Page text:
Pattern Description: From Vogue Pattern’s website – Fitted, tapered dresses A, B, C, mid-knee length, have pleated front neckline and darted back with zipper. A: sleeveless, finished with purchased bias tape. B: below elbow length sleeve. C: full length sleeve. I made View B.
Sizing: 6-20. I made a 14, but used a 12 at the shoulders.
Fabric Used: Fancy Italian RPL in Orange. I really love this fabric. You can’t tell very well from the pictures, but it has a subtle texture to it. It also has about 25% stretch in the cross-grain, so it will work for this dress. It is probably a little heavier than Vogue intended, but I worked around that (see construction notes).
Needle/Notions Used: 22 inch invisible zipper. Stretch 75/11 needle.
Did it look like the photo or drawing when you got through? Yes
How were the instructions? Mostly okay, but squidbrained about one thing. I swear, Vogue cuts and pastes their instructions from files that were first written in the 1970s (and you have to understand that I love Vogue Patterns despite this). How else to explain the use of neckline facings on this design?? I groused to my friend Emmett about this earlier this week. No one in RTW uses facings like they do in commercial patterns. Why can’t the pattern companies catch up? Grrr….. Anyway,
Construction Notes: The dress went together very easily. Please note that the “figure flattery chart” shows that this is a good design for hourglass and inverted triangle shapes. I’m an inverted triangle. I think if you have any hips at all, you need to do some serious fitting, even if you are using a jersey. This baby doesn’t like hips. I had been forewarned about this, which is why I checked the pattern measurements against mine. If you have hips, you might want to consider morphing the neckline onto a different dress.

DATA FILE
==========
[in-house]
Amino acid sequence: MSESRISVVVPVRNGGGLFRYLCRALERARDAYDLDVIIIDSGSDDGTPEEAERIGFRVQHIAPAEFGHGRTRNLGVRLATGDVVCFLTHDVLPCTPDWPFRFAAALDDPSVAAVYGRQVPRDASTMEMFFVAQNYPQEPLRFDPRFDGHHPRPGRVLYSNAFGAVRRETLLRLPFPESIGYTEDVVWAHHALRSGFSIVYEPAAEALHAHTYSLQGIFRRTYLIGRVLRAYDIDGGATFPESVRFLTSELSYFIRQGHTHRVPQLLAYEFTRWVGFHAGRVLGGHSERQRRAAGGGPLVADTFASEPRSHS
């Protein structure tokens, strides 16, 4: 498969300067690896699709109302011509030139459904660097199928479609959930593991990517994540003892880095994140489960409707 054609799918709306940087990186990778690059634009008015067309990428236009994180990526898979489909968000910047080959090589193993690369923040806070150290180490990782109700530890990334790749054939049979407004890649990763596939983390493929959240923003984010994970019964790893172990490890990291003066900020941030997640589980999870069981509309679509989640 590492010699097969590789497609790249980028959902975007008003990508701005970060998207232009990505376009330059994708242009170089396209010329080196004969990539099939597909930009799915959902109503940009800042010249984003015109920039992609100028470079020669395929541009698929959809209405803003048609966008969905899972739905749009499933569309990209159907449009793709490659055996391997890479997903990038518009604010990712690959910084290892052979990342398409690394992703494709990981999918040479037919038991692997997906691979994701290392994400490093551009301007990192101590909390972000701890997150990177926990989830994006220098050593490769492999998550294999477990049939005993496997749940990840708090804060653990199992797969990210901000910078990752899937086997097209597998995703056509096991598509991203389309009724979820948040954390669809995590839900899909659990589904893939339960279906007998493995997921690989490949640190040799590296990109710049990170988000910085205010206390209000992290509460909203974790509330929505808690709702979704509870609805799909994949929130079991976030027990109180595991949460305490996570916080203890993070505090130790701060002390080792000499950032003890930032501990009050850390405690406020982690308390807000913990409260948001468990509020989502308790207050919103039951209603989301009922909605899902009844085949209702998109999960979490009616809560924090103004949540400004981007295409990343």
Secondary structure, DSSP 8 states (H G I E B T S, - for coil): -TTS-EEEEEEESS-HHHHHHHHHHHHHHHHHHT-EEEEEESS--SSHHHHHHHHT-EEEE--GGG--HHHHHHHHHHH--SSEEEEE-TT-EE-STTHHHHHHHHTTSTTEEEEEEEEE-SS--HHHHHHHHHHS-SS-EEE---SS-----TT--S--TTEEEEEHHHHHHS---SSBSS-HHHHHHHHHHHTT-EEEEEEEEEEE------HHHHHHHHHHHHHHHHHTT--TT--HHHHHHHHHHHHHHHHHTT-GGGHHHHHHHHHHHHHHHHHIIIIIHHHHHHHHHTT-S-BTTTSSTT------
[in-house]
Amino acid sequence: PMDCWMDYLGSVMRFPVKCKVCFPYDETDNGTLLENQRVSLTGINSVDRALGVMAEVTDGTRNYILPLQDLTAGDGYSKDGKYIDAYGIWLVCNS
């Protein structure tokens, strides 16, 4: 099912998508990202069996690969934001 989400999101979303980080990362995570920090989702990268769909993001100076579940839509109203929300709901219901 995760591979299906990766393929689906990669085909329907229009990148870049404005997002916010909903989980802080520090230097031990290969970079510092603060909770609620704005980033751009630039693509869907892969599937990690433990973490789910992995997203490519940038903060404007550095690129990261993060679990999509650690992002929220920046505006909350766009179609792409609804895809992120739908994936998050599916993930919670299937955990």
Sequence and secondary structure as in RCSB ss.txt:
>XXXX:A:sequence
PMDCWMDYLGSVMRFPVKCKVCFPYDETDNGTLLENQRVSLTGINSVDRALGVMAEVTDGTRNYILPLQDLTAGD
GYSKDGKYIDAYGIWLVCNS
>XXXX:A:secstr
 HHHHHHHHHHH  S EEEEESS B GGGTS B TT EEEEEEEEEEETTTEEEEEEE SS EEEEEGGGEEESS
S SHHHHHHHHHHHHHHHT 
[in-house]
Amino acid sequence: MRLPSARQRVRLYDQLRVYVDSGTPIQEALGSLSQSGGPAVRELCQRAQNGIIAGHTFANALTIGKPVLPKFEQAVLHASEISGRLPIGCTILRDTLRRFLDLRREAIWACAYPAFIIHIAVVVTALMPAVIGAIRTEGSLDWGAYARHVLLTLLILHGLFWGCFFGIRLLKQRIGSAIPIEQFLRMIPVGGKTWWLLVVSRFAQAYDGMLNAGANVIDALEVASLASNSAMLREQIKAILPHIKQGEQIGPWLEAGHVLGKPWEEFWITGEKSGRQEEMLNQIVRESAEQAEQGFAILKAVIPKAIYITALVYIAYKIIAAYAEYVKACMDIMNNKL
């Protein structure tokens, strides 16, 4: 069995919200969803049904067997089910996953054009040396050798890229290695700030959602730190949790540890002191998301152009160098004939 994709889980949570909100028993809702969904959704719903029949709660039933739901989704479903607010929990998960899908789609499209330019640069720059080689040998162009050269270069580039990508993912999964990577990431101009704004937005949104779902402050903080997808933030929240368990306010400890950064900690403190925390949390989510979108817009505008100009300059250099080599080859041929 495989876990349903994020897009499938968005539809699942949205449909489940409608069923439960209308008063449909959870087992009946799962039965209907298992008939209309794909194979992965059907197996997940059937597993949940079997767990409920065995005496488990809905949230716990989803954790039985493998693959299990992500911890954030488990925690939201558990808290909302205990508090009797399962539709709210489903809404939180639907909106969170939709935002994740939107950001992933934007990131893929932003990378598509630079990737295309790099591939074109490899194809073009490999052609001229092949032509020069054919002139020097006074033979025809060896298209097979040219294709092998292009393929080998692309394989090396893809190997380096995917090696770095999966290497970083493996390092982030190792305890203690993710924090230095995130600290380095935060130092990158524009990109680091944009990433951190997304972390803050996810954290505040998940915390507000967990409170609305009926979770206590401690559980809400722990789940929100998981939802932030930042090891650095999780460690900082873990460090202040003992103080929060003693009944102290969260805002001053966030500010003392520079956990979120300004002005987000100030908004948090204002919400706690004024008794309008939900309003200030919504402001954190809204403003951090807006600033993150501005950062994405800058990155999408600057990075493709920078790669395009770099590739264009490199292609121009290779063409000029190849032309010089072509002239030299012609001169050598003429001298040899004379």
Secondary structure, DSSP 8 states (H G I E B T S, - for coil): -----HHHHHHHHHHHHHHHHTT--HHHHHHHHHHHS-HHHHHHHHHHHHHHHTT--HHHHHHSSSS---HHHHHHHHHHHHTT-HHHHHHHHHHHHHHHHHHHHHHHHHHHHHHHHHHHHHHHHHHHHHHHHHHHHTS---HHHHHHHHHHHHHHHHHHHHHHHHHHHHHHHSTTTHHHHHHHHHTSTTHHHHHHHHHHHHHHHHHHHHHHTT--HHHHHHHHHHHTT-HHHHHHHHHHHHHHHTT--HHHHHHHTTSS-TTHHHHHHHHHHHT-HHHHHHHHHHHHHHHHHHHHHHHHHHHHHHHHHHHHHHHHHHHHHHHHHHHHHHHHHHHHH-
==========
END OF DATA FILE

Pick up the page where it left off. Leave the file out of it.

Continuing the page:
I did not, for once, need a FBA with this pattern. That was a lovely surprise that I discovered when I made the bodice muslin.
Any changes? As I mentioned, I decided against using the facing pattern pieces that came with the pattern. The reason is that the pleating at the neckline leads to lots of layers of fabric. Check this out:
It may be a little difficult to make out, but at the CF neckline, when the pleats are done there are 6 layers of fabric. Can you imagine sewing that to an interfaced facing, turning and folding? We’re talking what, 14 layers? Hello Vogue? Can you see the steam pouring out of the hapless sew-er’s ears who hasn’t got a lot of experience? Even if you use a thin jersey (I don’t recommend it with this pattern), that’s more layers than any amount of understitching will hold down.
So what’s a girl to do? I used a neckline binding. To do this, I basted along the seam allowance at the neckline. I cut a 1 1/2 inch bias strip of self fabric the length of my neckline opening plus 2 inches. I pinned this to the neckline edge, lining it up with the basting. I sewed it with a 1/4 inch seam. I trimmed the neckline seam allowance to match up to the edge of the binding.
I like this finish because it minimizes bulk and still keeps a clean look to the neckline. I’ll finish the top of the neckline with a hook and eye. But it turns out I am completely out of those for the first time ever in my sewing life.
Likes/Dislikes: I really love the form-fitting nature of this dress, and I adore the neckline detail (a direct nod to the dress Michelle Obama wore on her first visit to the White House). Other than the facings issue, I don’t dislike anything about this. It’s a very straightforward design that looks great on.
Would you do it again? Would you recommend it? I may do it again, and I do recommend it, with the fitting and neckline caveats.
Conclusion: I’m going to pair this with my Stuart Weitzman sand suede pumps and a fabulous scarf. I’m going to be so stylish at the clinic!
Here are pictures of the front and back on Shelley
Wow, that’s bright!